A lot of people think Robert Frost's poem "two roads diverged in the wood" is about striking off your own path - about doing things your own way, "the less travelled" way. But it's really not. The poem is about looking back down the path that brought us to this point in our lives. The path is very clear. It's easy to see what got us here, and the choices we made along the way are what made all the difference. But the important subtext is that if we had made different choices - followed different paths, then that decision would seem JUST as real, and just as clear, even if it had lead something completely different. The path doesn't matter, only the choices along the way. And each of those choices can be boiled down to the same thing, an electron flipping to a 1 or a 0. (And then the universe creating both versions.) So the "reason" that everything happens for is right there, in a single fluctuation. But, the good news is that thanks to the multiverse that creates infinite new universes every time one of those fluctuations are set, we can say with certainty that everything doesn't just happen for a reason, no, we can say "everything happens."

Sunday, October 9, 2016

3 am - A Poem

You're never more alone than at 3 am.
when the cold wraps around you,
no matter how many blankets you hide under -
Because it's not the cold of skin and bone, 
but the cold of the soul.

When your only companions are regret and nightmare
And they huddle close to you, and push the world away
And Death sits on the foot of your bed
It's too late for yesterday, and too early tomorrow
Too late to sleep, but too early to wake
Too late to live, too early to die.
You're never more alone than at 3 am.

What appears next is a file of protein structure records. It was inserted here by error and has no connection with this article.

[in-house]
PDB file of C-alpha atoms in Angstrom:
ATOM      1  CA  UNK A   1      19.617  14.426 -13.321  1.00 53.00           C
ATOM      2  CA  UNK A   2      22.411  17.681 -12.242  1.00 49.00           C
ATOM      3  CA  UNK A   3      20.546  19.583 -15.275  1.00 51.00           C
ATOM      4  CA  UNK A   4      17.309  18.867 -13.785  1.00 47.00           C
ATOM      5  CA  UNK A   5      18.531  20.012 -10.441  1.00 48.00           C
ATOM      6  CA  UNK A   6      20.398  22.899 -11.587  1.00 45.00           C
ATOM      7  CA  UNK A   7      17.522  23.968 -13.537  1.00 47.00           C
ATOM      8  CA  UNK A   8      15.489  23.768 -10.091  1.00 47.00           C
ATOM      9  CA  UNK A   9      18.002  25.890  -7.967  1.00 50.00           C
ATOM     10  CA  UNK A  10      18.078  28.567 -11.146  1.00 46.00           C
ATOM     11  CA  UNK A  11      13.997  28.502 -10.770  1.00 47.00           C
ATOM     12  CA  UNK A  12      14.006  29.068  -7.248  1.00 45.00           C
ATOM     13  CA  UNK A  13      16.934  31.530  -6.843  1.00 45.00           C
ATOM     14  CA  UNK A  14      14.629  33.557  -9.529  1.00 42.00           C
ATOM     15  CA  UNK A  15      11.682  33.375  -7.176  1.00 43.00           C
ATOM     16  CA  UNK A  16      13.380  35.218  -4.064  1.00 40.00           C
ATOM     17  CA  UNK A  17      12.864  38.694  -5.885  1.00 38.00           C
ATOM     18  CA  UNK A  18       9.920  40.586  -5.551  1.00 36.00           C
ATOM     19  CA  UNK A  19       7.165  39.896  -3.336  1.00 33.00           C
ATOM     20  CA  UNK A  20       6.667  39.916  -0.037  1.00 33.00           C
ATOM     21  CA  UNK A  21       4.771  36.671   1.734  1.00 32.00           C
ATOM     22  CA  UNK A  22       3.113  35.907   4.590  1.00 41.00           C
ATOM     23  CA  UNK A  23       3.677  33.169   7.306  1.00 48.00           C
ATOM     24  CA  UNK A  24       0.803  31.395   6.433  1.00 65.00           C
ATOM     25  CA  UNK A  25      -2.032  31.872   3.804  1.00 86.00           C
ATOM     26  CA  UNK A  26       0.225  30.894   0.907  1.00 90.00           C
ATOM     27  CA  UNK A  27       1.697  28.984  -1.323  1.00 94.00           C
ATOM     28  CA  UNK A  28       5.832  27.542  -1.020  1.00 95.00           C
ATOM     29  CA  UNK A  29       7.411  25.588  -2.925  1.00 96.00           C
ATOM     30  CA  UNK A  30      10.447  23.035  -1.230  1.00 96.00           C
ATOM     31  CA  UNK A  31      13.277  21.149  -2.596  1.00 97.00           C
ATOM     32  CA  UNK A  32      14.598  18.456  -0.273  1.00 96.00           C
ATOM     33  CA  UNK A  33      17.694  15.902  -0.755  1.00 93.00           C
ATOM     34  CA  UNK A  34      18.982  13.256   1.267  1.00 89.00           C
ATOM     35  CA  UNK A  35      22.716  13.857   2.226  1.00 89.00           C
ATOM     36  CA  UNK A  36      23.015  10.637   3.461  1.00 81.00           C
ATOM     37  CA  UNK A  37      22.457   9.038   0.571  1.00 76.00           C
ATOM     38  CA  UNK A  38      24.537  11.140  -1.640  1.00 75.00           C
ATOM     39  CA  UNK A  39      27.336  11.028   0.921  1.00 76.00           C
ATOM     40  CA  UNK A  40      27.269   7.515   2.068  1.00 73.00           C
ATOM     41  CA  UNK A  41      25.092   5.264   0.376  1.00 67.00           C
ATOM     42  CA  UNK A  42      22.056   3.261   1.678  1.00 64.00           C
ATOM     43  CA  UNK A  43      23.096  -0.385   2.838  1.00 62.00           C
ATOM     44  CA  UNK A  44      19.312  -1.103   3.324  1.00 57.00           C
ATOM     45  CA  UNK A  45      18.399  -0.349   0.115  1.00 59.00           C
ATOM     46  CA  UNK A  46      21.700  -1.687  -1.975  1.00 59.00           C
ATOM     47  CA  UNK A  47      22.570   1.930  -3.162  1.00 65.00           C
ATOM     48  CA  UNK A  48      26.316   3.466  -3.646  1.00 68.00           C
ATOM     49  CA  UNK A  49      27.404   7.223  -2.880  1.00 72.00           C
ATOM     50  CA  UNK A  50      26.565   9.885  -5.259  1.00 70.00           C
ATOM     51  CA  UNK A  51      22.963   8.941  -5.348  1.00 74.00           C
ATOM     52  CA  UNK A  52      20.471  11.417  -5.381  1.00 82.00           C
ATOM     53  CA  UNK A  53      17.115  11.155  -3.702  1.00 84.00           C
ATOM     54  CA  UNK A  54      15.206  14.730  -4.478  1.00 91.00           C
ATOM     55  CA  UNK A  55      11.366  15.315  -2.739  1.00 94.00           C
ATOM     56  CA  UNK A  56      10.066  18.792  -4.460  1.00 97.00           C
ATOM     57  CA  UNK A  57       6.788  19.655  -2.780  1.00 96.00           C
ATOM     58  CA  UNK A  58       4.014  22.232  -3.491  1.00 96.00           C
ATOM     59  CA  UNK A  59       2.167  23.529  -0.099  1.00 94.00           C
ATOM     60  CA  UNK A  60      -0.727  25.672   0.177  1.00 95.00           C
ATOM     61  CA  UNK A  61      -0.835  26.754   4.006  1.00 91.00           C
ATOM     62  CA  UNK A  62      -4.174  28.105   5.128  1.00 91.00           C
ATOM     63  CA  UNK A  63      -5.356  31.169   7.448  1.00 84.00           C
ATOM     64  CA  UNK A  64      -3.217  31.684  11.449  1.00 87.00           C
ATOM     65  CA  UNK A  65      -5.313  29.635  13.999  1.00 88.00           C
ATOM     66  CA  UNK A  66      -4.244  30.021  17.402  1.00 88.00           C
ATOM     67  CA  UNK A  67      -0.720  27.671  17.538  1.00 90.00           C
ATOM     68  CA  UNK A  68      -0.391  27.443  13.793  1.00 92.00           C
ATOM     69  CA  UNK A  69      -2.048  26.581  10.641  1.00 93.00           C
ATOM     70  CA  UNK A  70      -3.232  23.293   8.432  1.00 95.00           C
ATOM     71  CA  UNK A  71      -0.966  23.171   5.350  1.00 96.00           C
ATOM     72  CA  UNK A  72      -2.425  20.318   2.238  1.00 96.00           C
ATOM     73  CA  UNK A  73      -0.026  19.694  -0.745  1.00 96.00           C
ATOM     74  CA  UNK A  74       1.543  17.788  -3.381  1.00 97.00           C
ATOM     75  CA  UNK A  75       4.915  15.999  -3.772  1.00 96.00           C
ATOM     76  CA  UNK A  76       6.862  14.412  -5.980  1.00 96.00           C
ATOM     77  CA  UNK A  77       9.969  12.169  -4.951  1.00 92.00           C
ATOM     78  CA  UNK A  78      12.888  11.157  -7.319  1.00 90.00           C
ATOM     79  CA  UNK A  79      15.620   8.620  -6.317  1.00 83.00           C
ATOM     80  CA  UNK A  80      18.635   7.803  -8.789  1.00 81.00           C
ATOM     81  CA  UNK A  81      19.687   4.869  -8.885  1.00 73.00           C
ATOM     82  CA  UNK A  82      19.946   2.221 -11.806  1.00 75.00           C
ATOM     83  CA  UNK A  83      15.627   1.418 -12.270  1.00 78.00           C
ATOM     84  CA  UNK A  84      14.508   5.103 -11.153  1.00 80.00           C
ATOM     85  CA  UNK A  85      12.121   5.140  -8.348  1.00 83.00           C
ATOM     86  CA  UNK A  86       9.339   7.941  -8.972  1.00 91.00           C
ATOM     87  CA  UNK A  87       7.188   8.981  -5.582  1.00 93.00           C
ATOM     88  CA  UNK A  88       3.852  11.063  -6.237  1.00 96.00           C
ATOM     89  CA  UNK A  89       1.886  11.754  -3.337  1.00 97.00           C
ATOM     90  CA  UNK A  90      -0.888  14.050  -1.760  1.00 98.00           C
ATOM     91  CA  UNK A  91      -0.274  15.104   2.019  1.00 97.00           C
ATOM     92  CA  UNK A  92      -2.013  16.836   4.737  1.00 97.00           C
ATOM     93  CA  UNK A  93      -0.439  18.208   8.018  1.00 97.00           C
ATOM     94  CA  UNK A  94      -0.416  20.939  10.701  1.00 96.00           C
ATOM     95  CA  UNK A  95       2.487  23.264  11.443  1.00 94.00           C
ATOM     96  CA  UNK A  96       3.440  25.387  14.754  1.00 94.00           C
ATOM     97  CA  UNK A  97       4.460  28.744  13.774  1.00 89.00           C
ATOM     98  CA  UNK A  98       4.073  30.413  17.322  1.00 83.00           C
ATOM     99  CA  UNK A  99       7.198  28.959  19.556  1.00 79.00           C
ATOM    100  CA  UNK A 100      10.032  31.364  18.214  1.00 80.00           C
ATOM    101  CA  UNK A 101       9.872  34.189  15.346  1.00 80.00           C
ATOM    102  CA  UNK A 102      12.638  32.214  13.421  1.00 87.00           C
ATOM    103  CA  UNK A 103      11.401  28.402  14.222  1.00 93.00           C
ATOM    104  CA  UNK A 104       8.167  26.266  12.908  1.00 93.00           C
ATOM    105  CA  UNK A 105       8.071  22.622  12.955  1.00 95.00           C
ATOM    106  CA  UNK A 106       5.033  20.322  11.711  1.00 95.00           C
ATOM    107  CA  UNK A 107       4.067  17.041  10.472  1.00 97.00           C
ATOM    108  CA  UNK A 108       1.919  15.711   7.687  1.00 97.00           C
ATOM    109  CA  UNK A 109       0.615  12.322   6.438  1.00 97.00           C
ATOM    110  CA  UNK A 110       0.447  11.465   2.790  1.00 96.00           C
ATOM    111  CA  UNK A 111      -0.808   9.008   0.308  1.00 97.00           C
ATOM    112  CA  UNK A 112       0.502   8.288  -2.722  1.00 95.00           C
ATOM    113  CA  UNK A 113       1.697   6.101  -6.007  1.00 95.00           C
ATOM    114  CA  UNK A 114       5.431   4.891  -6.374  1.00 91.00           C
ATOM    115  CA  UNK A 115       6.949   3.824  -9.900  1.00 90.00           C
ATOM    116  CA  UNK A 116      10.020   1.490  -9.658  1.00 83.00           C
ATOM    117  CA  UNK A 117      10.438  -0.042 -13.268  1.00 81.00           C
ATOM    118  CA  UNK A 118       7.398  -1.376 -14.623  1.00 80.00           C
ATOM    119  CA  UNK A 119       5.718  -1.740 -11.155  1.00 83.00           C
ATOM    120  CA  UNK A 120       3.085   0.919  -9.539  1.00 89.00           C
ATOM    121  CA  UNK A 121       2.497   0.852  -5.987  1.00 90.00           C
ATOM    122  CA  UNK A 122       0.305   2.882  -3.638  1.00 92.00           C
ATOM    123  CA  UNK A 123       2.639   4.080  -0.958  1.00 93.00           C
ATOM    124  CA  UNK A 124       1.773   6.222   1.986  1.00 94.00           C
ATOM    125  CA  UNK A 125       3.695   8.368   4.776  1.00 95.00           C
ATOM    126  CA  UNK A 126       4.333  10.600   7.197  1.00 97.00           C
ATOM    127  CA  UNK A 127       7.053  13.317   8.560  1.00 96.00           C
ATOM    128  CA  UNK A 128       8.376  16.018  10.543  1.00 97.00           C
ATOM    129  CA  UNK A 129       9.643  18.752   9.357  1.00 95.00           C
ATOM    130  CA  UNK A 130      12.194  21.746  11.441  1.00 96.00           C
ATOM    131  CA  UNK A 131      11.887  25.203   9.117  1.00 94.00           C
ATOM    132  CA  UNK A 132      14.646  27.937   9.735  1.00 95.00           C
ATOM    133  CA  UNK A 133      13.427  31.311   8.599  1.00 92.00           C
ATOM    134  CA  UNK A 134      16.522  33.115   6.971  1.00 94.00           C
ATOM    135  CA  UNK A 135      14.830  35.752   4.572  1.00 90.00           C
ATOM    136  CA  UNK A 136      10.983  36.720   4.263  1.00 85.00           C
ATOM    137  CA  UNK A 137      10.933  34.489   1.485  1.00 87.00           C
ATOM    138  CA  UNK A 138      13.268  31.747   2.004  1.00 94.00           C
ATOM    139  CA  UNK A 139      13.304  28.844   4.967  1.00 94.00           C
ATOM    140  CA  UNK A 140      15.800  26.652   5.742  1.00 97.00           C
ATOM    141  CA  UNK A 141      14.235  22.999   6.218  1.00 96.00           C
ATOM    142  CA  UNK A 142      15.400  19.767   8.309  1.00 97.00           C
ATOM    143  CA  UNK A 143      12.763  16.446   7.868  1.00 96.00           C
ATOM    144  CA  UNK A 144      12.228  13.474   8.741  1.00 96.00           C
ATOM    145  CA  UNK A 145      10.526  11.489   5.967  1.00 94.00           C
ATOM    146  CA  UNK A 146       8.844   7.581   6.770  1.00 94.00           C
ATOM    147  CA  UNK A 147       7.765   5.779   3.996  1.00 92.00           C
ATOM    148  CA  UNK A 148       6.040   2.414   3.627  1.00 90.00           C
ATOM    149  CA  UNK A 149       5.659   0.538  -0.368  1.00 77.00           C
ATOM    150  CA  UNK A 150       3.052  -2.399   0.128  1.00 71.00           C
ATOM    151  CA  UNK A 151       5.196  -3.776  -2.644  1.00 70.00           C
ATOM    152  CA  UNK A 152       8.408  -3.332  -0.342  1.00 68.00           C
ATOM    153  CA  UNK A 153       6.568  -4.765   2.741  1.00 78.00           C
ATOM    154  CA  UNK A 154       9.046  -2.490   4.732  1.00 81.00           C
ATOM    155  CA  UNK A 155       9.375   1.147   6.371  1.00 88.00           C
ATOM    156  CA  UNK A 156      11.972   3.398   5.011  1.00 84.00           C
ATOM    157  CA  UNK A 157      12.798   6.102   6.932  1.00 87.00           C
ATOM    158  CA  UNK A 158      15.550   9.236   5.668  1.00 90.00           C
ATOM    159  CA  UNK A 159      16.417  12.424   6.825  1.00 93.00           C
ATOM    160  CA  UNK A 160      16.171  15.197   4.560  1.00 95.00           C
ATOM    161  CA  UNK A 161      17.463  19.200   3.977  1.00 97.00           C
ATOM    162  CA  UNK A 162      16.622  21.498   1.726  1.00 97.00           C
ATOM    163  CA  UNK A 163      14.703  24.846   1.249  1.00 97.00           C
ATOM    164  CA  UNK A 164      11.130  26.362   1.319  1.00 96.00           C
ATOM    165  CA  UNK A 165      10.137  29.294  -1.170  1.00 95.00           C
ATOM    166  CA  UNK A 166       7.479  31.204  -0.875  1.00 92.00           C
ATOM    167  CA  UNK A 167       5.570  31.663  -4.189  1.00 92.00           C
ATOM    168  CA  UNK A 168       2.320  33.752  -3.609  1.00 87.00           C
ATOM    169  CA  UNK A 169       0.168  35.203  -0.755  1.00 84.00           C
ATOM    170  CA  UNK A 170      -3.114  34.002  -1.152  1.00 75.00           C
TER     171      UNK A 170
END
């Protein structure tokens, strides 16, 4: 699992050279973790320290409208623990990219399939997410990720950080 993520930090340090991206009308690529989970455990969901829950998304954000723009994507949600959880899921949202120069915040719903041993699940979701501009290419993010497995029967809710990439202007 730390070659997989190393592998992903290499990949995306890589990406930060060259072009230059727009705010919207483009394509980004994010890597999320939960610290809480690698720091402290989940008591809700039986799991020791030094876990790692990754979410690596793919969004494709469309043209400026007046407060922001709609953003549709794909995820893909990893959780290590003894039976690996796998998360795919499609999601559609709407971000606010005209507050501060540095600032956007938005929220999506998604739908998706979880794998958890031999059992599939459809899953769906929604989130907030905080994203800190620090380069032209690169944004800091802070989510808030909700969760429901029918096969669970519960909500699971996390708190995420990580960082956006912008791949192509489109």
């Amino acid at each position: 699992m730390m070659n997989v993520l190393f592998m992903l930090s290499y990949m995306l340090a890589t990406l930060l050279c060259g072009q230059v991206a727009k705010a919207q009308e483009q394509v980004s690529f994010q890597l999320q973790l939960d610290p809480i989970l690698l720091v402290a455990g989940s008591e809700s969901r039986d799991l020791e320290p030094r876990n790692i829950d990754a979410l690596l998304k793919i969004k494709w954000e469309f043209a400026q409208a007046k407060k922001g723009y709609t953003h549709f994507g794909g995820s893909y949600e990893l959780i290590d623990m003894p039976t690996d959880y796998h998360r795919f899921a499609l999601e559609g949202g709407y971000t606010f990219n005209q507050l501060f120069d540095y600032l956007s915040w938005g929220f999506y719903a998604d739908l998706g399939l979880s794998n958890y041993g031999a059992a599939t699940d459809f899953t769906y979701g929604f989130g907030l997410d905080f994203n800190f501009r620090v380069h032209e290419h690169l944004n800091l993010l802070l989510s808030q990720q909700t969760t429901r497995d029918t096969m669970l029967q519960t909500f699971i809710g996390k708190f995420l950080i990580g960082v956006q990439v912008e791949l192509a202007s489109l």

Friday, October 7, 2016

What if God was all of us?

As humans, for a long time we believed that we were the only sentient beings in the universe. Only we, given form and thought by God, were able to comprehend our own existence. That was what defined us, seperated us from the rest of life on the planet. And of course, only the planet Earth had any life at all.

Nowadays, we know that the answers are not so straight forward. We haven't found life outside the planet yet, but most scientists believe it's out there. Also, the question of sentience has gotten a lot more murky. We have a lot to learn about animal intelligence, but we know that animals can think, understand, and have a sense of self. In the Season 2 Star Trek: TNG episode, "The Measure of a Man", the question of Data's sentience is brought up. The question of what is required of sentience is asked. The answer is "Intelligence, self-awareness, and consciousness". As little as a half century ago, humans believe they were the only beings that meet that criteria. Now, we know that other creatures - Great Apes, Cetaceans, Elephants, even ravens could be considered "sentient". Lately, there's a movement that implies that believes we're grossly underestimating what qualifies as self-aware. Perhaps ALL creatures is self-aware. Does your dog know he's a dog? perhaps. It's not an extreme jump to suggest that all LIFE may be self-aware, although we don't have any way currently to test that.

But, let's go with the theory that it is. The quality that really sets life apart is self-awareness. If a thing is alive, then it IS self-aware. That would mean that plants, even fungi are aware. All the way down to Paramecium and bacteria. Now, when we think of ourselves, we are a being, right? I am "Brian". One living life form. You are "You". Another life form. The dog is "Dog", still another entity. But, that's not quite true, is it? I am not just a solid piece of mass, but a collection of organs working together. I am a heart, and a brain, and a liver, and a couple of kidneys. I am bone and muscle. And each one of those organs are made up of individual cells, which are themselves living creatures, in a manner of speaking. Certainly, a cell removed from my heart and placed in a petri dish could not survive long on its own, but along the same lines, I would not be able to survive if I were removed from the networks that keep me alive, either.